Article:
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If there's one non-contender from last season the public seems to love in 2020, it's the Pittsburgh Steelers.
Head coach Mike Tomlin is no stranger to success, having taken the franchise to the playoffs every season from 2014-17. But after an 8-8 campaign in which not a whole lot went right, the Steelers enter 2020 looking to avoid missing the postseason for a third straight year.
Can Tomlin and Co. right the ship, or will they fall short yet again in an improving AFC North?
Let's dive into Pittsburgh's win total for the 2020 season and make the case for both sides.
|How many games will the Steelers win in 2020?||Odds|
If there's any consolation after a disappointing 2019, it's that the offense cannot possibly be worse than it was last year.
These were the league's bottom five DVOA offenses in 2019 when all was said and done:
|Team||Offense DVOA %||NFL Rank|
Roethlisberger has always been a gunslinger, even as he's grown older. The 38-year-old has registered at least 7.0 yards per attempt every year in 15 seasons as a primary starter.
Neither backup was a logical fit for Pittsburgh's offense. Hodges was ultraconservative, finishing with 6.6 yards per attempt and 5.0 adjusted yards per attempt, while Rudolph completed just 25% of his deep passes.
In turn, it set back the supporting cast.
Wide receiver JuJu Smith-Schuster battled injuries and posted nearly 1,000 yards fewer than he did in 2018. Running back James Conner was also banged up and saw his scrimmage yards plummet from 1,470 to 715. Young wideouts James Washington and Diontae Johnson were both solid in spurts, but they would've made more progress with Roethlisberger orchestrating the offense.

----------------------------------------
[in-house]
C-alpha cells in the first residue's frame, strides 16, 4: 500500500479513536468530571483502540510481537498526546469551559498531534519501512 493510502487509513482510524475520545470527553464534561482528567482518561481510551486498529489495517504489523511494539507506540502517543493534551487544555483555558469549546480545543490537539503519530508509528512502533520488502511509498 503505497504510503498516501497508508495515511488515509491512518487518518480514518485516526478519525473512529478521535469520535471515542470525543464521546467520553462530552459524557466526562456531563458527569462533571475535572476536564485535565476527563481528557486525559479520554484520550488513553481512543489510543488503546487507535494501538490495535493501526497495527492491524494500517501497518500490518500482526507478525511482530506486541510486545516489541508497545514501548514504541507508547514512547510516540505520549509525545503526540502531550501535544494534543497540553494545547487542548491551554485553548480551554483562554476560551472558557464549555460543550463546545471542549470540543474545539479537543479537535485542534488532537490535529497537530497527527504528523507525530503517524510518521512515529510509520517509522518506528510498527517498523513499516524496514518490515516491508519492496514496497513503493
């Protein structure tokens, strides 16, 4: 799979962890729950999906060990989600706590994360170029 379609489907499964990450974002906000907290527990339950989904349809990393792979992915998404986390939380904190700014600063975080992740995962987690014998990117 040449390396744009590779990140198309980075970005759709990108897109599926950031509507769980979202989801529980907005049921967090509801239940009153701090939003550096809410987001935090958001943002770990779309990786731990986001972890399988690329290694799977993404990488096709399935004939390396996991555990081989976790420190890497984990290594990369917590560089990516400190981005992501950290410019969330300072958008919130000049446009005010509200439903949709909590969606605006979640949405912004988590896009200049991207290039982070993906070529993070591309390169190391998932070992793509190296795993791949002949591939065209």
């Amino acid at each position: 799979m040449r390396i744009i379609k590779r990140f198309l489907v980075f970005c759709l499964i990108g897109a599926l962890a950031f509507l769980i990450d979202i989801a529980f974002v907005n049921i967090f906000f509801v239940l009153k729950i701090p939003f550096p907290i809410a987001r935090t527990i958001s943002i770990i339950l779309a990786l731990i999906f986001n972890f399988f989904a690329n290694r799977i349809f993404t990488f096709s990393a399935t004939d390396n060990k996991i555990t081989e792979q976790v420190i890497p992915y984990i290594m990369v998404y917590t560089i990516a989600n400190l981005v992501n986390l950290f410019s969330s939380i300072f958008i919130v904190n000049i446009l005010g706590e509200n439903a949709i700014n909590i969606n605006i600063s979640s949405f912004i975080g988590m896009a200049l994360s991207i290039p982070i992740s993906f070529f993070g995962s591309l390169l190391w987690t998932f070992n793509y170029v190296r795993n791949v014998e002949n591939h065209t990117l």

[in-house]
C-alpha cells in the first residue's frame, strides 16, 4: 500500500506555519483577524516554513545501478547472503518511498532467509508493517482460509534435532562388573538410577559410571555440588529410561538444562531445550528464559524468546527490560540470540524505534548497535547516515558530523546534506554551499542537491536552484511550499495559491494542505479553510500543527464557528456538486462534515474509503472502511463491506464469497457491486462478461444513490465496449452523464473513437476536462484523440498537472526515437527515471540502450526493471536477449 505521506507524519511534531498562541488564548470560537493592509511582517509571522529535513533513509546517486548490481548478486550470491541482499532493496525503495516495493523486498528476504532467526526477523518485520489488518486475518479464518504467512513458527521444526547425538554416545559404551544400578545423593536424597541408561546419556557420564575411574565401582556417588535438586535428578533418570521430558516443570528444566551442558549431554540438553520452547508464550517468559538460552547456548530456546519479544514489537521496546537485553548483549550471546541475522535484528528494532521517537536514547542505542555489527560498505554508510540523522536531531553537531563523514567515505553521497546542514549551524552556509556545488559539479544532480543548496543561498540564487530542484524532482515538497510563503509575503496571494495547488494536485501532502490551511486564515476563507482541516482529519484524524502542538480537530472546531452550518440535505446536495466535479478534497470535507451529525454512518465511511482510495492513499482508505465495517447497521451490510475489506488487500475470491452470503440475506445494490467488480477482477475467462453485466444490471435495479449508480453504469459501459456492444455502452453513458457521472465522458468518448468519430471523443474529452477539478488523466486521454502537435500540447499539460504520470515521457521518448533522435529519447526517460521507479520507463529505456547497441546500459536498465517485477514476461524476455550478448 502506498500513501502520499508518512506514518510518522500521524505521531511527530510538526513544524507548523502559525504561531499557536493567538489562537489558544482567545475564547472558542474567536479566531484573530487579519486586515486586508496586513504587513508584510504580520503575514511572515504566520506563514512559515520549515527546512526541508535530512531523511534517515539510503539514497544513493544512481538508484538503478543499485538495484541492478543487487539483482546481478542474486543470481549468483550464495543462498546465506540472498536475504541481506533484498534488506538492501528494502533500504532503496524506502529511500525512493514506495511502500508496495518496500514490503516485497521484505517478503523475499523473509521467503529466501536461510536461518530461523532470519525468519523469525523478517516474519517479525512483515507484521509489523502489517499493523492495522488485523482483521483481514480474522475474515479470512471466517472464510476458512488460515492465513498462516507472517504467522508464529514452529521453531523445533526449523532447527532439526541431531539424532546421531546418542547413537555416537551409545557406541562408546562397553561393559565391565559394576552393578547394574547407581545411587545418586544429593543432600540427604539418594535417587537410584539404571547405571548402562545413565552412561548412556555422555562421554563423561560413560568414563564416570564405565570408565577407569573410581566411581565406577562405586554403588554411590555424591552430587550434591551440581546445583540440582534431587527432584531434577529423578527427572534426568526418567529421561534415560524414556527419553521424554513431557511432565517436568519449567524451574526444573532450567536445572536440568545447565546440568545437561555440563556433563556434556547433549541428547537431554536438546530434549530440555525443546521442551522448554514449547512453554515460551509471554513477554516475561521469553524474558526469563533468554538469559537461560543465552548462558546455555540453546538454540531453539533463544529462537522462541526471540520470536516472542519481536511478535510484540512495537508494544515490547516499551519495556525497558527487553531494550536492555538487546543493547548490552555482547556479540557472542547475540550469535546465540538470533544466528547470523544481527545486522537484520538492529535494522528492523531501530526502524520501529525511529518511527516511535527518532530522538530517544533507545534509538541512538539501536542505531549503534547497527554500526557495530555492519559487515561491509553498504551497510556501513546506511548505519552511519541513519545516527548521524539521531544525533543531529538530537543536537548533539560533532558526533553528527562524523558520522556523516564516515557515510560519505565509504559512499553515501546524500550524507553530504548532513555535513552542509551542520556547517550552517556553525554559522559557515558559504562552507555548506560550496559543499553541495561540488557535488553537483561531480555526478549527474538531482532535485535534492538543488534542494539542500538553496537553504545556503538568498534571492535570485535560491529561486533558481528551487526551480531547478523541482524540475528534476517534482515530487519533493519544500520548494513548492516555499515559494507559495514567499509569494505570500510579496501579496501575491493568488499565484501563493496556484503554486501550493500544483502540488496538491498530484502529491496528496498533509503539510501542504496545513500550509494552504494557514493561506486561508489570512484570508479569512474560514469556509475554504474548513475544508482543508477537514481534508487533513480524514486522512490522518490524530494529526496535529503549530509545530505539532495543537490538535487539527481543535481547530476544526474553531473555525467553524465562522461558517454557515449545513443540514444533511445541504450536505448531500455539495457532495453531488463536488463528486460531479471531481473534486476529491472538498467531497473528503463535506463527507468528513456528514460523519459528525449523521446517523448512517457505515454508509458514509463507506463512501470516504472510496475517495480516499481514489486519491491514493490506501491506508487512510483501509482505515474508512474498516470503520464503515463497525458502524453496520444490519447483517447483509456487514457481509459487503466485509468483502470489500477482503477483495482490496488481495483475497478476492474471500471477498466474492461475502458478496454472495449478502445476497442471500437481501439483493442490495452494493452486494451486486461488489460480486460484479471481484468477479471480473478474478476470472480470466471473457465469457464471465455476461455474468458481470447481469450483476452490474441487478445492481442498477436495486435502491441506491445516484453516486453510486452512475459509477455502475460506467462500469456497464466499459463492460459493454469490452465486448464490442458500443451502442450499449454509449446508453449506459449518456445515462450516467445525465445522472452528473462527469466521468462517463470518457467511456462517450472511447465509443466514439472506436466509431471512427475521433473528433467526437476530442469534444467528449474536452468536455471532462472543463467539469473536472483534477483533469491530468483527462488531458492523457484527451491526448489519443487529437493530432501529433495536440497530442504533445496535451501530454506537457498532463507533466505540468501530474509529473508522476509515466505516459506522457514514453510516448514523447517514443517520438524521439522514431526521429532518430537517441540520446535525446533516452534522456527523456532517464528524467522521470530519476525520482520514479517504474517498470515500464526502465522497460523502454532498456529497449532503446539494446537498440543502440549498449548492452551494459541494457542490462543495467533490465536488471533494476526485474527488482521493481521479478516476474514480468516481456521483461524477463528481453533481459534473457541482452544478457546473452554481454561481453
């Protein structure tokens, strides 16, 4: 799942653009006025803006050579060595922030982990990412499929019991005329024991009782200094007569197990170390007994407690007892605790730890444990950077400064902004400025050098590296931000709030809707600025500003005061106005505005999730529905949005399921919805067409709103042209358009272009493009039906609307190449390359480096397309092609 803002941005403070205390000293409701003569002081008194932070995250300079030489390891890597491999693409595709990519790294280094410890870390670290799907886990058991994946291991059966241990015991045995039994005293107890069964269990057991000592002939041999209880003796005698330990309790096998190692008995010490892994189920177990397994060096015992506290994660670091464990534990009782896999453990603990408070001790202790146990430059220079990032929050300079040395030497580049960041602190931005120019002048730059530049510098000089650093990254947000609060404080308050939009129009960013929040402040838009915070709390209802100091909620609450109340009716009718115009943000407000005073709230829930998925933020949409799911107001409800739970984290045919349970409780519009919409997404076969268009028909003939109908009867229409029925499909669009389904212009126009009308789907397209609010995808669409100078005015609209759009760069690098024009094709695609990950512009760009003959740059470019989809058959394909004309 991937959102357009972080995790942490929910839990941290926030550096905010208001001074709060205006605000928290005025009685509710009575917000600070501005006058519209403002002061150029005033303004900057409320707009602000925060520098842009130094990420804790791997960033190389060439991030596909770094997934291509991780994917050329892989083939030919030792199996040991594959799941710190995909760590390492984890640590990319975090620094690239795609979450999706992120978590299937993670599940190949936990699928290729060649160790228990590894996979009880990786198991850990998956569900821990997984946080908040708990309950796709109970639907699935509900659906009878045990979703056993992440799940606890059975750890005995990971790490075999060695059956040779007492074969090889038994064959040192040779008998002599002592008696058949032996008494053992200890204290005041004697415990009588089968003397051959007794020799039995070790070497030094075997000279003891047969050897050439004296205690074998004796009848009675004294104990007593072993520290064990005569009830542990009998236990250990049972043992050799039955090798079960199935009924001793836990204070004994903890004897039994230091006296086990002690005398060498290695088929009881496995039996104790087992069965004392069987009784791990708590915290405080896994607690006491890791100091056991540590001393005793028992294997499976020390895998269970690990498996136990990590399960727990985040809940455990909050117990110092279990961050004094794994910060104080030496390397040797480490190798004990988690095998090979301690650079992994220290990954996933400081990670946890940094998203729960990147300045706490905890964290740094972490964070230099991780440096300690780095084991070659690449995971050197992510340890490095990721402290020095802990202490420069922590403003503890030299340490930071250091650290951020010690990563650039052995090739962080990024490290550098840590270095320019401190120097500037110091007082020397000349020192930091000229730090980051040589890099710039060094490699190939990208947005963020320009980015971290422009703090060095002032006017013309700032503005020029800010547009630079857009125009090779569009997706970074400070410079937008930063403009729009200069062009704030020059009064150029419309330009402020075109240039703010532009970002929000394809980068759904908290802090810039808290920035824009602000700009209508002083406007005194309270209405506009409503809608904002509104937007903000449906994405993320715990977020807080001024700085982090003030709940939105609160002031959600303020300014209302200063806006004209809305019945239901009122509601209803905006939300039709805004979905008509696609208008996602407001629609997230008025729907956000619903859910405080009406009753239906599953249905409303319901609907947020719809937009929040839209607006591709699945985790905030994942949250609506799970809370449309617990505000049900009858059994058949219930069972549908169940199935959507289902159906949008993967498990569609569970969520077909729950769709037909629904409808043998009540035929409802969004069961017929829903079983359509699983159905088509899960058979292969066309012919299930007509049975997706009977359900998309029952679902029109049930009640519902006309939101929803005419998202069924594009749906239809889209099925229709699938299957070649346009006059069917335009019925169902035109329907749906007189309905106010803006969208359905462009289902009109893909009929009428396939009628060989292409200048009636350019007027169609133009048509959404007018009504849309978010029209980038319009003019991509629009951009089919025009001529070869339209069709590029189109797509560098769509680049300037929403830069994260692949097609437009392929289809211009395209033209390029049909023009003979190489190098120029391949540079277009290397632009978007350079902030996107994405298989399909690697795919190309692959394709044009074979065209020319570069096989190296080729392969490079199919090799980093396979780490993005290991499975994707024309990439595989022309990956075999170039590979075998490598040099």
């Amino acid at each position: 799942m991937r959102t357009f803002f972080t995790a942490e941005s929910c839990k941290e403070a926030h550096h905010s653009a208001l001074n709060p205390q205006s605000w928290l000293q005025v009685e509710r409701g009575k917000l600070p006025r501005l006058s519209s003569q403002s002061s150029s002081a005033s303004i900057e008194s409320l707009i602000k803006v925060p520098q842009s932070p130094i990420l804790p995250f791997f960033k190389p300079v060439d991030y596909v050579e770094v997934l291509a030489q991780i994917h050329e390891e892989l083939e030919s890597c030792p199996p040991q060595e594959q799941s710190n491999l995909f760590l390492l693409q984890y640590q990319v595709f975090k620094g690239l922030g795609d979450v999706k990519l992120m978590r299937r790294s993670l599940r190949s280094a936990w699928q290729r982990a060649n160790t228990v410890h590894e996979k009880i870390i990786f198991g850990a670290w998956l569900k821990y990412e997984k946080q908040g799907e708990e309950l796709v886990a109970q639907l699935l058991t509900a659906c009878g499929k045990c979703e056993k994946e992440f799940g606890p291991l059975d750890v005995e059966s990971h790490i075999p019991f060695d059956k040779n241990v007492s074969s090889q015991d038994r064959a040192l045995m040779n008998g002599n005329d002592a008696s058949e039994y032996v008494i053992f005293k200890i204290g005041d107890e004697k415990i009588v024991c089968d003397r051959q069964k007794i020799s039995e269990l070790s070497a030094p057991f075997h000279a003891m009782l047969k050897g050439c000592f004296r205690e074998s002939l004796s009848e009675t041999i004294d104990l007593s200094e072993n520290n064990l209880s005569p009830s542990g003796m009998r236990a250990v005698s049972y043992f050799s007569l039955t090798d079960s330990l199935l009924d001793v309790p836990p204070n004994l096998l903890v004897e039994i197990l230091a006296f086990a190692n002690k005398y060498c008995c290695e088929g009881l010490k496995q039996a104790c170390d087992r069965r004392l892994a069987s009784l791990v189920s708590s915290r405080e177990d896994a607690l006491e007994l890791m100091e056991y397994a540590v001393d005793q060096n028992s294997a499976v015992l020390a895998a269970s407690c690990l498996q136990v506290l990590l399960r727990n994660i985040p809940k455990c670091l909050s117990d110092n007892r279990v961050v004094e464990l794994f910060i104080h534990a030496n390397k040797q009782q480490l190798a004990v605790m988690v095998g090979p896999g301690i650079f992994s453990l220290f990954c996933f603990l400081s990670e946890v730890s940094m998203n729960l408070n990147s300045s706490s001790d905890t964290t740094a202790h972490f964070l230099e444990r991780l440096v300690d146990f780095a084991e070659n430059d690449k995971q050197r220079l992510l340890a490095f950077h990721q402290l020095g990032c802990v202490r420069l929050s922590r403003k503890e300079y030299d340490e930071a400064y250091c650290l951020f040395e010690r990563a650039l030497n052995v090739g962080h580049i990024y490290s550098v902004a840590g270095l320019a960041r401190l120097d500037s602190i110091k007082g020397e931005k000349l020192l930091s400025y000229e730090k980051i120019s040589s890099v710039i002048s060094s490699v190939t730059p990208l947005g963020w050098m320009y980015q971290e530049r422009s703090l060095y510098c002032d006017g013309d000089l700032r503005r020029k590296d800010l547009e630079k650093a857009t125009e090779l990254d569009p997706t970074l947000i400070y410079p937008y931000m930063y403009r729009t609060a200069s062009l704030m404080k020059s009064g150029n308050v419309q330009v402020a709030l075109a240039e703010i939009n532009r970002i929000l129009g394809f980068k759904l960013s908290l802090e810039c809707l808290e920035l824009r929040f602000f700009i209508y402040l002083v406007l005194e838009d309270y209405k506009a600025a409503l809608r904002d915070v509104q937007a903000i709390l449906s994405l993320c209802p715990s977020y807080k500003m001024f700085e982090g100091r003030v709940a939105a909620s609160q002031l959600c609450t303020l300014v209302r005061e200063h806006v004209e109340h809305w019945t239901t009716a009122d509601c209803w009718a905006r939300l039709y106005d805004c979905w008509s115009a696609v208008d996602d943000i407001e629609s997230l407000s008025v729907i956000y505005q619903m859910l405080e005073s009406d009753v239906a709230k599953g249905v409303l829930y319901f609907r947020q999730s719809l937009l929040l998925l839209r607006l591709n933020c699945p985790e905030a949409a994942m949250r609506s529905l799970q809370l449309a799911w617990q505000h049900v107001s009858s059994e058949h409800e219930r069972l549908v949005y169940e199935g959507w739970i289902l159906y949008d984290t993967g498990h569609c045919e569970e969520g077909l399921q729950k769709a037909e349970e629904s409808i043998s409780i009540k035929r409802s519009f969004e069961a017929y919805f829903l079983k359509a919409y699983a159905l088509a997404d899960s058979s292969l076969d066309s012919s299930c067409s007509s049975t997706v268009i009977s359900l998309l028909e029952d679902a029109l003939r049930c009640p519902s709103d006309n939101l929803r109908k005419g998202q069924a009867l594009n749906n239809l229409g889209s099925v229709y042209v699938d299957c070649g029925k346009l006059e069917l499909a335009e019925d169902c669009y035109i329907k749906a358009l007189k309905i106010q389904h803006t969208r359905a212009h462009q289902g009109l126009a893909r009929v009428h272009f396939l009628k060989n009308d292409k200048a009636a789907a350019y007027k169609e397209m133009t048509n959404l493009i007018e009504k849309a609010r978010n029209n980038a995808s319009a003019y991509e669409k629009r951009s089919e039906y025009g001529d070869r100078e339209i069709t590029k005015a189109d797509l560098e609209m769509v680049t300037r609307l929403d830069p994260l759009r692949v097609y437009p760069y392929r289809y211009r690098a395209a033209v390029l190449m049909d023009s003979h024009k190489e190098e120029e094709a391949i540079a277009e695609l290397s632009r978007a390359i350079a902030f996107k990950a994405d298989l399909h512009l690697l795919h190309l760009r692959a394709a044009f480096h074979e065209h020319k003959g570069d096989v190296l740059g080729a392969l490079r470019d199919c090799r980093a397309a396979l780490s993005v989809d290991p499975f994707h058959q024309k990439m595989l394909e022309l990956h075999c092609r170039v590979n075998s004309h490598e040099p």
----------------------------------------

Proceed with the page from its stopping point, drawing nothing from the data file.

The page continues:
The Steelers are strong up front. PFF graded the offensive line as the ninth-best unit in football heading into 2020. The skill corps, meanwhile, is young and dynamic. Smith-Schuster, Conner, Washington, and Johnson are all 25 or younger, but it was evident last season that they desperately need a veteran presence under center.
If QB1 is back to full health, the unit should run like a well-oiled machine.
Any way you slice it, over bettors will like Pittsburgh's schedule, too. Based on their opponents' combined win-loss record from last year, the Steelers have the second-easiest path in football; if we instead use their opponents' combined win total for the coming season, they have the eighth-easiest path.
I said there were few concerns on defense, not none. Though Pittsburgh was one of the best defensive teams in the NFL last season, it enjoyed some serious luck: The Steelers recorded a league-high 38 takeaways, which certainly isn't sustainable on a year-to-year basis.
Over bettors can trust Tomlin; he has yet to post a losing record in 13 seasons with the Steelers.
I'd be optimistic about investing in this club. There are very few weak links across a depth chart that was operating far below full strength in 2019.
With Roethlisberger returning to a high-upside offense, a formidable defense that remains intact, and one of the league's softest schedules, the Steelers are one of the best over bets on the board this year.
(Odds source: theScore Bet).
Alex Kolodziej is a betting writer for theScore. He's a graduate of Eastern Illinois who has been involved in the sports betting industry for 12 years. He can quote every line from "Rounders" and appreciates franchises that regularly wear alternate jerseys. Find him on Twitter @AJKolodziej.